Lethia Lee EFNEP Program Assistant
December 22, 2013
Spice up the holidays and boost your health with warm, bright spices like cinnamon, nutmeg, and ginger. You can add further health benefits by combining those spices with foods like oranges and cranberries, or drinks like black tea. So, how will you add spice to the holidays this year? Cinnamon - whether you’re mulling cider or baking snicker doodles, cinnamon is a key ingredient to many holiday foods. But how can it improve your health?
Well, Cinnamon may have anti-inflammatory properties, adding your body’s resistance to both bacterial and fungal infections. It’s even been useful in battling yeast infections. Plus, according to Diabetics Care, cinnamon may help improve your blood glucose and blood lipid levels. Further research is needed, but the findings are promising.
Nutmeg is like cinnamon, it also has antibacterial properties. In fact, it can cut down on the bacteria that build up in your mouth and cause bad breath. Did you know that nutmeg and its oils could be ingredients in toothpaste?
Plus, nutmeg can ease digestive distress and reduce flatulence. Be sure to eat nutmeg in small doses - a little bit goes a long way and too much is quite bad for you.
Cranberries are the bee’s knees. According to NCCAM. Historically, cranberry fruits and leaves were used for a variety of problems, such as wounds, urinary disorders, diarrhea, diabetes, stomach ailments, and liver problems. More recently, cranberry has been used as a folk or traditional remedy for urinary tract infections (UTIs) or helicobacter pylori (H. Pylori) infections that can lead to stomach ulcers, or to prevent dental plaque. Cranberry has also been reported to have antioxidant and anticancer activity. Medline Plus backs up those statements. Research shows that drinking cranberry juice cocktail can help prevent repeated UTIs in older women and pregnant women. Additional research shows that drinking cranberry juice can also help prevent UTIs in hospitalized patients. Cranberry, as well as many other fruits and vegetables, contains significant amounts of salicylic acid, which can reduce swelling, prevent blood clots, and can have antitumor effects.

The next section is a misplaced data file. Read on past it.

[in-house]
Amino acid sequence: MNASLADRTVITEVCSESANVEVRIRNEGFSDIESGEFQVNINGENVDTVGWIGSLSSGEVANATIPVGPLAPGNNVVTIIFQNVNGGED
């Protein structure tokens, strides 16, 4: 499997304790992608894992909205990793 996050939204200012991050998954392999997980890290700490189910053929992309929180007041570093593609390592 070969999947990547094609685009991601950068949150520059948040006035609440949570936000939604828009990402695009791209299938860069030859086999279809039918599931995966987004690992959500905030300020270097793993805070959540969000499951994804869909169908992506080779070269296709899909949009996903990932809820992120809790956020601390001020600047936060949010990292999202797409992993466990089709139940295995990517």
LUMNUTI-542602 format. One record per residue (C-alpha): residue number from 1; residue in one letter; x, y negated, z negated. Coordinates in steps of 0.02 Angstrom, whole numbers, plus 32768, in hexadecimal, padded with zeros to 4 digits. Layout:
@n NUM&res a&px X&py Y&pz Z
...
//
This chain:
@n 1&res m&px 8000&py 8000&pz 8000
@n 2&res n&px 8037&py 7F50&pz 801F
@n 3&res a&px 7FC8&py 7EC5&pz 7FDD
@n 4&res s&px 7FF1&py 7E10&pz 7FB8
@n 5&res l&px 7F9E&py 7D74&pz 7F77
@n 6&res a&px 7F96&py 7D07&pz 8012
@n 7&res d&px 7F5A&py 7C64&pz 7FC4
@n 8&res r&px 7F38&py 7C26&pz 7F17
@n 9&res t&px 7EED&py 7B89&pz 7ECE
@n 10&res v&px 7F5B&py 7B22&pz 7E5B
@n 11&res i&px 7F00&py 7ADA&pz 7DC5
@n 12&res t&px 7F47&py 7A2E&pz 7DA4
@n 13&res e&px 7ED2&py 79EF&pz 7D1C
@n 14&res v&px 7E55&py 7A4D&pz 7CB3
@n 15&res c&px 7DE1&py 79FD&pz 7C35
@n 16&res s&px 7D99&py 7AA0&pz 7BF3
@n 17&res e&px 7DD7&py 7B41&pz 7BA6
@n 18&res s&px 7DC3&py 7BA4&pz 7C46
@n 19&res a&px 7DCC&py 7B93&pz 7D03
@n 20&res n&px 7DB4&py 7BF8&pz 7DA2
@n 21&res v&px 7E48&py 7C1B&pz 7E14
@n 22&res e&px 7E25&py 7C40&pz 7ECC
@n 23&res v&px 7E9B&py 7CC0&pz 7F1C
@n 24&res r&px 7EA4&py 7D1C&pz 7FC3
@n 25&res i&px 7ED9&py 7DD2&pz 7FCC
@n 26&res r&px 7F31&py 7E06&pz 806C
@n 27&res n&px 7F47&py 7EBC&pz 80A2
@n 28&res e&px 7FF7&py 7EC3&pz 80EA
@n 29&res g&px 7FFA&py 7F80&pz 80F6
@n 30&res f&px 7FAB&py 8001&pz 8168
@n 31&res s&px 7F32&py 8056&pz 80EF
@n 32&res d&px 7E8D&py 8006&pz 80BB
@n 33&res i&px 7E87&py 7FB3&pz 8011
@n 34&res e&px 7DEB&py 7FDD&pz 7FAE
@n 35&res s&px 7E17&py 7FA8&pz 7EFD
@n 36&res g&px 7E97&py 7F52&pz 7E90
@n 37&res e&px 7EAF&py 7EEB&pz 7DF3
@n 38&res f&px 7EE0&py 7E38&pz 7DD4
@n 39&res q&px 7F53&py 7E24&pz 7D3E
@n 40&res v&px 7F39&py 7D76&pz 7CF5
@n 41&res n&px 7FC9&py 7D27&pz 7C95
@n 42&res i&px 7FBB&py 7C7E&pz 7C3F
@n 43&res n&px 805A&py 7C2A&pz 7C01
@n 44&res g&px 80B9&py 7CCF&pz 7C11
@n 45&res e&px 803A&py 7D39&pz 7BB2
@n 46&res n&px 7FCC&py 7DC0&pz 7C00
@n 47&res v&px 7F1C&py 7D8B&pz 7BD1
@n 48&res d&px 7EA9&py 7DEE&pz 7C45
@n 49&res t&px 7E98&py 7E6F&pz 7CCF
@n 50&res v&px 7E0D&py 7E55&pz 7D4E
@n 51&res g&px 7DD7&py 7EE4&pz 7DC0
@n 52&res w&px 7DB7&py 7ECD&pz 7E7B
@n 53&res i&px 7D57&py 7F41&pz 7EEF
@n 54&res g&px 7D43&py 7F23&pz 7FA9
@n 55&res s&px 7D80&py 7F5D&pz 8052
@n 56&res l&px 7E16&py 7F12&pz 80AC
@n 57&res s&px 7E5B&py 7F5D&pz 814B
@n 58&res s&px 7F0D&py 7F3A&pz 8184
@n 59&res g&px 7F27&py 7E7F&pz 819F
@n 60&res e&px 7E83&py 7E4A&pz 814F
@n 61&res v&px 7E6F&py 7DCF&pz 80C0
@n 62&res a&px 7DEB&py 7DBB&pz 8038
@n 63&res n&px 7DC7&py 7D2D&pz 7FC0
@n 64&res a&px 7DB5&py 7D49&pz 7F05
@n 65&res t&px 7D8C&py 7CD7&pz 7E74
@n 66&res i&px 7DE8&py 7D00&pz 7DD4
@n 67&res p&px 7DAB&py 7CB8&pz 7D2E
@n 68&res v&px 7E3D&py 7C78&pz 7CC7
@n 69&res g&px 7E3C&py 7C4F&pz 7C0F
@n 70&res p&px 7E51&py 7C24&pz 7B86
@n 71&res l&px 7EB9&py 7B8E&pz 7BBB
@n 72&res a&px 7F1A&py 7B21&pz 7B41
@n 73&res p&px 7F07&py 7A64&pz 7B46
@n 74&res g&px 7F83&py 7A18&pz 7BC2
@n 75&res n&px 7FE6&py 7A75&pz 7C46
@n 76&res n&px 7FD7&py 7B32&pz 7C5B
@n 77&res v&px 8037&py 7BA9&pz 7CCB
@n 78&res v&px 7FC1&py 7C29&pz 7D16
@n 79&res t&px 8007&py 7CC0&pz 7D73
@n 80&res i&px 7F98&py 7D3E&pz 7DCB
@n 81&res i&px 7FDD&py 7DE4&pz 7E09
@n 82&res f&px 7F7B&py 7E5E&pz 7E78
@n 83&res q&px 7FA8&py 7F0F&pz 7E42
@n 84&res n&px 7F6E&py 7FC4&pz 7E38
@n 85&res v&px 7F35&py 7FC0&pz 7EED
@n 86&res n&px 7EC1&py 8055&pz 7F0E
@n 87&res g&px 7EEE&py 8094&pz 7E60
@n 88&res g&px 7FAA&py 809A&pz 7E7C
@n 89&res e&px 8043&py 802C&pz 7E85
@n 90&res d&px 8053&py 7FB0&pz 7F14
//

You should talk with your doctor or RDN before taking any herbal supplements. This information is only to encourage you to use spices in cooking - it is not intended to be health advice.
Information in this article was obtained from food and health communications web page.
For more information contact Lethia Lee, EFNEP Assistant with the North Carolina Cooperative Extension Service at 910-592-7161.
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